Rockets, Harden slowed by Pacers’ defense

HOUSTON — Los Angeles is a city of 469 square miles and 3.7 million people, so it is a little unclear exactly how merely being from there helped Paul George defend James Harden, but that was George’s explanation nonetheless.

“Him being an LA cat, me being an LA cat,” George said. “I know his game.”

Wednesday night was a non-ideal night to question that explanation because Harden went 6-for-24 from the field against George’s defense, and George went 4-for-17 on a night the Pacers (45-27) beat the Rockets (39-32) 100-91 at Toyota Center.

Game recognizes game, and LA shuts down LA.

That being the case, Wednesday’s game between the Houston Rockets and Indiana Pacers would have to be decided by others. Some nights that would have been somebody like Chandler Parsons or Jeremy Lin for Houston, but on Wednesday it was Roy Hibbert for Indiana. Hibbert scored 28 points, grabbed 13 rebounds and blocked three shots, which apparently was enough of a bark to scare any potential Rockets intruders away from the lane.

“I told the guys if they get beat, don’t foul them,” Hibbert said. “Let me take care of them at the rim.”

Easy enough. Houston shot 38.6 percent, and when Houston shoots 38.6 percent, Houston does not win. It’s just about that simple.

“I thought our defensive execution was off-the-charts good,” Pacers coach Frank Vogel said. “Even when they were scoring, it was them scoring on the right coverage. We know that if we execute the right coverage, they’re going to score at a very low rate. Our defense was maybe the best it’s been all year.”

In the other locker room, the Rockets summarized a mostly woeful night by saying they just didn’t seem to have the energy for whatever reason.

“We didn’t get out, we weren’t running,” coach Kevin McHale said. “We wanted to try to play it before Hibbert got down. We wanted to try to play with more pace but we just didn’t do it.”

Indiana’s season-best defense and Houston’s lethargy swirled into an awfully strong cocktail. The Pacers led by 19 in the first quarter. Ordinarily, this would have been about the moment when Harden stepped behind a few screens, hit a few 3s and started his relentless march to the free-throw line. But Harden missed seven of his 10 3-pointers, and nobody else on the team made more than one.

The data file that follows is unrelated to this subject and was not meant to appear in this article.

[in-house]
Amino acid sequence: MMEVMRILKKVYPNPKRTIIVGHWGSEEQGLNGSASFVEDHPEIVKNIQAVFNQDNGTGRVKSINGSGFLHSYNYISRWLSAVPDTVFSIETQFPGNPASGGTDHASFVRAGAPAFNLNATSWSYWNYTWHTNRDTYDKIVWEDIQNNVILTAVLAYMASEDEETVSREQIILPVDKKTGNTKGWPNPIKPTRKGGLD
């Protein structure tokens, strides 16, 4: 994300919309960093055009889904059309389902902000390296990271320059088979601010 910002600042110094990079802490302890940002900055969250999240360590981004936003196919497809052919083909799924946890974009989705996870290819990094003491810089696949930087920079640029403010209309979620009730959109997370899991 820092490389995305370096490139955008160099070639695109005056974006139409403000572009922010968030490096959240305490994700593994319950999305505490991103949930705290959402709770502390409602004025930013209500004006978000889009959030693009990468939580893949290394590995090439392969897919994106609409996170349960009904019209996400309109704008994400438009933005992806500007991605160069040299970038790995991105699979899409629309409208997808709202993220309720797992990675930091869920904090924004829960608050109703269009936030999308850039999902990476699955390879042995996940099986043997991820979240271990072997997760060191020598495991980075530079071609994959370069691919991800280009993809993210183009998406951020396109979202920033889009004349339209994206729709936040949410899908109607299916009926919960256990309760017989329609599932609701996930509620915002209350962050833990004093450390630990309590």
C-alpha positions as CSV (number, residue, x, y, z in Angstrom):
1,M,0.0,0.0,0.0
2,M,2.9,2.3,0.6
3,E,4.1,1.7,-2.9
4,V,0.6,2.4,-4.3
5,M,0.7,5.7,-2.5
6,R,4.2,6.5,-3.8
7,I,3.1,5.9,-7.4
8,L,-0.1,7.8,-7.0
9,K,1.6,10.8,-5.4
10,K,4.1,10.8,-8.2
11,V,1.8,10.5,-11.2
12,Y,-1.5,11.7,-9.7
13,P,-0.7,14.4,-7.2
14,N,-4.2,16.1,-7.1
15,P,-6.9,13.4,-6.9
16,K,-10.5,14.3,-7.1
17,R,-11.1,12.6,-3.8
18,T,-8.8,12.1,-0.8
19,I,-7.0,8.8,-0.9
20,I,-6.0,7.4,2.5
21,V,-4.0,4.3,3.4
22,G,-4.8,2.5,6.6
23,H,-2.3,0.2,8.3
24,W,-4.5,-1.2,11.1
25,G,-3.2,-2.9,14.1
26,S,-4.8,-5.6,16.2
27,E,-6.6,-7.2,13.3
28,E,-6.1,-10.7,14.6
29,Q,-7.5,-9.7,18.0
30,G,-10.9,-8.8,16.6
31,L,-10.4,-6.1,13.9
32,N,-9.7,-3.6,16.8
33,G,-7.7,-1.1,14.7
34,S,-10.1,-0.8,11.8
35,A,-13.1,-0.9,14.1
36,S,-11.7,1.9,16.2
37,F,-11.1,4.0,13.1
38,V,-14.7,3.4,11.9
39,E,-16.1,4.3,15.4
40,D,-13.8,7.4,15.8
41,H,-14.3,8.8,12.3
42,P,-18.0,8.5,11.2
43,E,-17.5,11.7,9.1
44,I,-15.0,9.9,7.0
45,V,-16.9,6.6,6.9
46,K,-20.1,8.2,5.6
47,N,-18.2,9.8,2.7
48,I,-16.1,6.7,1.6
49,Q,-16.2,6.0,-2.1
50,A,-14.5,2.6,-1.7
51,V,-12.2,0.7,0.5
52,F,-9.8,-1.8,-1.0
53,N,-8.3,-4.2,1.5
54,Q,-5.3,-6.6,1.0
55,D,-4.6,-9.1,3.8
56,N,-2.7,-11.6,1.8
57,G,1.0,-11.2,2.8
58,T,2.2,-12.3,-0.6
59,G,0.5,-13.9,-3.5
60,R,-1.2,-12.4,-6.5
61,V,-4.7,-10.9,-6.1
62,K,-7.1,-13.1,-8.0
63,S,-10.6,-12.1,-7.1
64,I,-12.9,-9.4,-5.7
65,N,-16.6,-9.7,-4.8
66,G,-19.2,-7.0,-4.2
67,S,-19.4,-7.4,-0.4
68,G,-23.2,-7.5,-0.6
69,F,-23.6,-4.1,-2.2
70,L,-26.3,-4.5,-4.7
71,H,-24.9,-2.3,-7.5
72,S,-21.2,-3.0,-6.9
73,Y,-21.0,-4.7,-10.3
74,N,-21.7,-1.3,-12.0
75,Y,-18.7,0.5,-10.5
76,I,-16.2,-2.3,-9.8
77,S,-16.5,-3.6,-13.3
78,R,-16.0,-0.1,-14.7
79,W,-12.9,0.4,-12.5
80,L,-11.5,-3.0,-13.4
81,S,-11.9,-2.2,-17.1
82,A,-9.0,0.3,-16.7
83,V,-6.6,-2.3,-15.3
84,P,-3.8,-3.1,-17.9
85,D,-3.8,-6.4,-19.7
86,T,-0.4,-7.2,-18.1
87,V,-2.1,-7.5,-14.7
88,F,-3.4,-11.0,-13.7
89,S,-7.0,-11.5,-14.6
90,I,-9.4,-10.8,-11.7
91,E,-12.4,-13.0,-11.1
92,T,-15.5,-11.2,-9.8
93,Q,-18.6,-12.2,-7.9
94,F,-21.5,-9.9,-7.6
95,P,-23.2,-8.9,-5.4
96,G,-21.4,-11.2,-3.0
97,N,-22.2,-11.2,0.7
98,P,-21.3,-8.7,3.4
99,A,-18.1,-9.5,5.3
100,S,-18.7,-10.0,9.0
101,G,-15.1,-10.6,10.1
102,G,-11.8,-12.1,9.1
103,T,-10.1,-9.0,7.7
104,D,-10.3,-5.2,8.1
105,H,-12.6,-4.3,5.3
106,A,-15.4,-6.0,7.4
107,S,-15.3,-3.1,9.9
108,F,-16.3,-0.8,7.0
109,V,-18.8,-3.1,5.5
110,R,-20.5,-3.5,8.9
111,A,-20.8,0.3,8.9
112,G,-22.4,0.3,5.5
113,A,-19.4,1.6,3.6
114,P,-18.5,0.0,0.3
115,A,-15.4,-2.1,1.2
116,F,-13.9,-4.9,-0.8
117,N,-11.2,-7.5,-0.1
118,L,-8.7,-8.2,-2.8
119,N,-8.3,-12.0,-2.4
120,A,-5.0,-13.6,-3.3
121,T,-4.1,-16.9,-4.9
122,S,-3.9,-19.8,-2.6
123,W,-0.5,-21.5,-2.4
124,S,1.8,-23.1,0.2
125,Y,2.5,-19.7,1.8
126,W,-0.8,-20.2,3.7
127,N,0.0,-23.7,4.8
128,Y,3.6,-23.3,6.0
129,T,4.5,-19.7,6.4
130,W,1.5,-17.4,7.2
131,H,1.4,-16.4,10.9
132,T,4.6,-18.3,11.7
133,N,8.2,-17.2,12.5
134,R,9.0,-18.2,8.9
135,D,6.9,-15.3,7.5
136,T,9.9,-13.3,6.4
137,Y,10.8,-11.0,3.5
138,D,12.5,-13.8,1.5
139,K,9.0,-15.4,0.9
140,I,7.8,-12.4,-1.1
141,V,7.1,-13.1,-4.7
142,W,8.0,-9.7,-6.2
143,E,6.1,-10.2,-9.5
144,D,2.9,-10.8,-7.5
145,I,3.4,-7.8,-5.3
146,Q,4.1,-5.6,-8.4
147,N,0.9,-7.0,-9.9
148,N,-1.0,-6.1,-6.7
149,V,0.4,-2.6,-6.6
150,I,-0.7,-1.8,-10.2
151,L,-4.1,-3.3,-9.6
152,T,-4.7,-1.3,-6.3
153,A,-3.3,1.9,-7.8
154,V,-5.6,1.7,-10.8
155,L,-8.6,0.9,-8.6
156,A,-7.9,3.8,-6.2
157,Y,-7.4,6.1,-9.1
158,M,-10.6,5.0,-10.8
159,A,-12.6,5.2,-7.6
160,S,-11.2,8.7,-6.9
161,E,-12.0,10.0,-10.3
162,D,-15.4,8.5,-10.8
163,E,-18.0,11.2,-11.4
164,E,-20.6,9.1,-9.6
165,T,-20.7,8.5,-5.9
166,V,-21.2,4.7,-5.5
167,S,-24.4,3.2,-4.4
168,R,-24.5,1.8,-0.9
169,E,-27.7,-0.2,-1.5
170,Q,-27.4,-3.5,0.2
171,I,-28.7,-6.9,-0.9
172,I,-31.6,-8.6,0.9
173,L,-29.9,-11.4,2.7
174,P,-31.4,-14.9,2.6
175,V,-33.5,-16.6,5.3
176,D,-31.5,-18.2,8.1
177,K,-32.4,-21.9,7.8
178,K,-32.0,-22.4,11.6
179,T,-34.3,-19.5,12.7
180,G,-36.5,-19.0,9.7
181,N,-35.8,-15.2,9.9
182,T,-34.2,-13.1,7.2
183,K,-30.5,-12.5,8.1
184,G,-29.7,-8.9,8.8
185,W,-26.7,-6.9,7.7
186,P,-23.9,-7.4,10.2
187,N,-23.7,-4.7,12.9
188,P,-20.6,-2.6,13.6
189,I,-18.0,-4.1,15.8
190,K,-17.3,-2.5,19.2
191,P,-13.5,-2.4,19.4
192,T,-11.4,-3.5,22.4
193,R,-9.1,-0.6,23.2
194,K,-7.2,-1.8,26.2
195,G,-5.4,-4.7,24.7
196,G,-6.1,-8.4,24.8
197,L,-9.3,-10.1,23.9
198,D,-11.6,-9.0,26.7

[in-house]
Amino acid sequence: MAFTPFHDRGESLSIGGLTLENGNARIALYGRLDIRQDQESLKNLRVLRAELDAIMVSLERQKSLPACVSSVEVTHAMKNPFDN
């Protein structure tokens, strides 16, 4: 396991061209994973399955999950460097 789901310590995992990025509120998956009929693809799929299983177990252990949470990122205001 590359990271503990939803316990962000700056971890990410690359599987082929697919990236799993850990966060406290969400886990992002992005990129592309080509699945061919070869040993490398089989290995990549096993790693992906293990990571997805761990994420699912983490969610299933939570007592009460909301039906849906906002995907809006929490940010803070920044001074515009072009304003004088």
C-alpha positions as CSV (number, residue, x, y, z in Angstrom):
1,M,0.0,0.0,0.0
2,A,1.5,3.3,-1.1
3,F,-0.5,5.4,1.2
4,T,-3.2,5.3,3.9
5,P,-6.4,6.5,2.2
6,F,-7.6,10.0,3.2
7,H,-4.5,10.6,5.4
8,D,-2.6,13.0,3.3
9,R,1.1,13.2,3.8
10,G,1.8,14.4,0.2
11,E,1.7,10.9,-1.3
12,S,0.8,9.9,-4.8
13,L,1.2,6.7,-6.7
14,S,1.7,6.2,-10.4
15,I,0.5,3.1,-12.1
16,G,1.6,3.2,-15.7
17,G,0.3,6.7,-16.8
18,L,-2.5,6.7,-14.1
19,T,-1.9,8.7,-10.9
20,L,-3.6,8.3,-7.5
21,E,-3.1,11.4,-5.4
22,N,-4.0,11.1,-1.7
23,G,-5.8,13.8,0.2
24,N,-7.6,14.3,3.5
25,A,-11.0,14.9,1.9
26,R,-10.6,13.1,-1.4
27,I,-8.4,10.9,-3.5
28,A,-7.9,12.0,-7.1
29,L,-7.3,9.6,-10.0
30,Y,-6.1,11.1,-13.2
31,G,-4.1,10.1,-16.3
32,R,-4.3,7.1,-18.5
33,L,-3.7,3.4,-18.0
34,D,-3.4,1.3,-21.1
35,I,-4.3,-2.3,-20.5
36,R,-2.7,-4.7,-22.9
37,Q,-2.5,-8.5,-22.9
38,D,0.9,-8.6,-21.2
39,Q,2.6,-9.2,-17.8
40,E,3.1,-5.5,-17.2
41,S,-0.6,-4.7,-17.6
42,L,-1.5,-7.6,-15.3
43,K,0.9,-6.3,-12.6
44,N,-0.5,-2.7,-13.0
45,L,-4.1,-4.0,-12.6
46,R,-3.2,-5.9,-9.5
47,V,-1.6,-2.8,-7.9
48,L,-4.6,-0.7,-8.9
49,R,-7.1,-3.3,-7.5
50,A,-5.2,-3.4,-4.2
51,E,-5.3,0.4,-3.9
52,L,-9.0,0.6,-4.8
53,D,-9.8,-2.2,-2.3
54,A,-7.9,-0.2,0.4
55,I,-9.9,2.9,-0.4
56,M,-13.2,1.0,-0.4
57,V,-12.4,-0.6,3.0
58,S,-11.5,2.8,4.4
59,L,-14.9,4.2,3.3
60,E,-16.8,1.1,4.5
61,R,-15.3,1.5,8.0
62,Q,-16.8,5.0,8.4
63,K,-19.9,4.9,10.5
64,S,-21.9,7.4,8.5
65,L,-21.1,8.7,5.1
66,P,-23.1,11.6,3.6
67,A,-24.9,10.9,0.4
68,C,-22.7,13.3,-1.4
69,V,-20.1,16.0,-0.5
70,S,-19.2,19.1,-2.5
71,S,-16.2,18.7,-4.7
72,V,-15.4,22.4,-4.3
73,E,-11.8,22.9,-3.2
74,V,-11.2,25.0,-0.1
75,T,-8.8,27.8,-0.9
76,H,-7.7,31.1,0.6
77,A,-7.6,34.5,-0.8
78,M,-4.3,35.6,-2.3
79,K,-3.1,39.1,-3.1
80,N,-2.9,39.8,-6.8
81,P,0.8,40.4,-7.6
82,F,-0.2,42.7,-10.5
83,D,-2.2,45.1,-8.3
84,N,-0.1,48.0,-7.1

Houston did make a run (in compliance with the NBA’s unwritten rule book), closing the gap to five on a Harden and-one play with nine minutes left in the game, the Pacers started pounding the Rockets in the paint with Hibbert and Tyler Hansbrough (16 points, eight rebounds). After a Harden’s play, Indiana scored six unanswered points, all in the paint, to stretch the lead back to 11 with six minutes to play. Half a quarter had gone by, and the Rockets had gotten nowhere.

“We let them bully us,” Lin said. “Get whatever shot that they wanted and they just scored at will.”

It was a huge performance for Hibbert statistically, but it was also huge contextually. Just a few days before, Rockets center Omer Asik had effectively guarded the Spurs’ Tim Duncan straight-up in a Houston win, and that was the Rockets’ strategy against Hibbert on Wednesday. The Pacers were playing without second-leading scorer David West, so this should not have been that big of a problem.

But Hibbert, who averages 11 points per game, made them pay in a way Duncan could not.

“He’s a real good defensive player, and he’s not going to have (many) nights like this,” Hibbert said. “The basketball gods are pretty happy with me tonight, I guess.”